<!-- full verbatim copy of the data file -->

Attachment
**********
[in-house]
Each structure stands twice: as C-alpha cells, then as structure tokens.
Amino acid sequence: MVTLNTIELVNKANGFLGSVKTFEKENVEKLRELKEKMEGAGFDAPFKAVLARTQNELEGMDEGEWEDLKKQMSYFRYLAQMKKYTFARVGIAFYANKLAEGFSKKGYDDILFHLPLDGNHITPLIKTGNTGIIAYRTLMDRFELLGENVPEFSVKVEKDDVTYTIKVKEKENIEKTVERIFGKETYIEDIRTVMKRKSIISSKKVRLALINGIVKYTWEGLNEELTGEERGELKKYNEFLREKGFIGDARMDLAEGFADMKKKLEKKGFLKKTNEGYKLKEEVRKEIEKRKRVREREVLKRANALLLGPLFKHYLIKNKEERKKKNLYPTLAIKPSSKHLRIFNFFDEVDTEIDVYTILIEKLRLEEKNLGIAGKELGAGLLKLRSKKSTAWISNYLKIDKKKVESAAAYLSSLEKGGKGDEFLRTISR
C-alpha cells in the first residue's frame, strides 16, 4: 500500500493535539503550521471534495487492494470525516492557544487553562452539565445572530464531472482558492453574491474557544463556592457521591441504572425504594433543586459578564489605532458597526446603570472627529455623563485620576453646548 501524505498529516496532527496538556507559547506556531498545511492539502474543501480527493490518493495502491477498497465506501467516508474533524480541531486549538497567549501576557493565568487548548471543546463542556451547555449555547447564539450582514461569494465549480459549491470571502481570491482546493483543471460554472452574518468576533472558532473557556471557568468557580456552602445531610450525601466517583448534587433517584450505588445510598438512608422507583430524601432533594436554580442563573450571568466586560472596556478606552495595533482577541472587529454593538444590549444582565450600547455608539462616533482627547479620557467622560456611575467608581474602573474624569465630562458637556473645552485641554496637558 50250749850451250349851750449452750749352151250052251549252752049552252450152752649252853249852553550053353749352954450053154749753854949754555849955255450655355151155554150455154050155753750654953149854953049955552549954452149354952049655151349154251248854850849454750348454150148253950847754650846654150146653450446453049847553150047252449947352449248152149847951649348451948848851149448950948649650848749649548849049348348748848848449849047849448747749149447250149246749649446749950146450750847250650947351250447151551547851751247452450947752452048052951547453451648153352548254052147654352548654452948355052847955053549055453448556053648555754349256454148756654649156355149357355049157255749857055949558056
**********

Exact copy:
[in-house]
Each structure stands twice: as C-alpha cells, then as structure tokens.
Amino acid sequence: MVTLNTIELVNKANGFLGSVKTFEKENVEKLRELKEKMEGAGFDAPFKAVLARTQNELEGMDEGEWEDLKKQMSYFRYLAQMKKYTFARVGIAFYANKLAEGFSKKGYDDILFHLPLDGNHITPLIKTGNTGIIAYRTLMDRFELLGENVPEFSVKVEKDDVTYTIKVKEKENIEKTVERIFGKETYIEDIRTVMKRKSIISSKKVRLALINGIVKYTWEGLNEELTGEERGELKKYNEFLREKGFIGDARMDLAEGFADMKKKLEKKGFLKKTNEGYKLKEEVRKEIEKRKRVREREVLKRANALLLGPLFKHYLIKNKEERKKKNLYPTLAIKPSSKHLRIFNFFDEVDTEIDVYTILIEKLRLEEKNLGIAGKELGAGLLKLRSKKSTAWISNYLKIDKKKVESAAAYLSSLEKGGKGDEFLRTISR
C-alpha cells in the first residue's frame, strides 16, 4: 500500500493535539503550521471534495487492494470525516492557544487553562452539565445572530464531472482558492453574491474557544463556592457521591441504572425504594433543586459578564489605532458597526446603570472627529455623563485620576453646548 501524505498529516496532527496538556507559547506556531498545511492539502474543501480527493490518493495502491477498497465506501467516508474533524480541531486549538497567549501576557493565568487548548471543546463542556451547555449555547447564539450582514461569494465549480459549491470571502481570491482546493483543471460554472452574518468576533472558532473557556471557568468557580456552602445531610450525601466517583448534587433517584450505588445510598438512608422507583430524601432533594436554580442563573450571568466586560472596556478606552495595533482577541472587529454593538444590549444582565450600547455608539462616533482627547479620557467622560456611575467608581474602573474624569465630562458637556473645552485641554496637558 50250749850451250349851750449452750749352151250052251549252752049552252450152752649252853249852553550053353749352954450053154749753854949754555849955255450655355151155554150455154050155753750654953149854953049955552549954452149354952049655151349154251248854850849454750348454150148253950847754650846654150146653450446453049847553150047252449947352449248152149847951649348451948848851149448950948649650848749649548849049348348748848848449849047849448747749149447250149246749649446749950146450750847250650947351250447151551547851751247452450947752452048052951547453451648153352548254052147654352548654452948355052847955053549055453448556053648555754349256454148756654649156355149357355049157255749857055949558056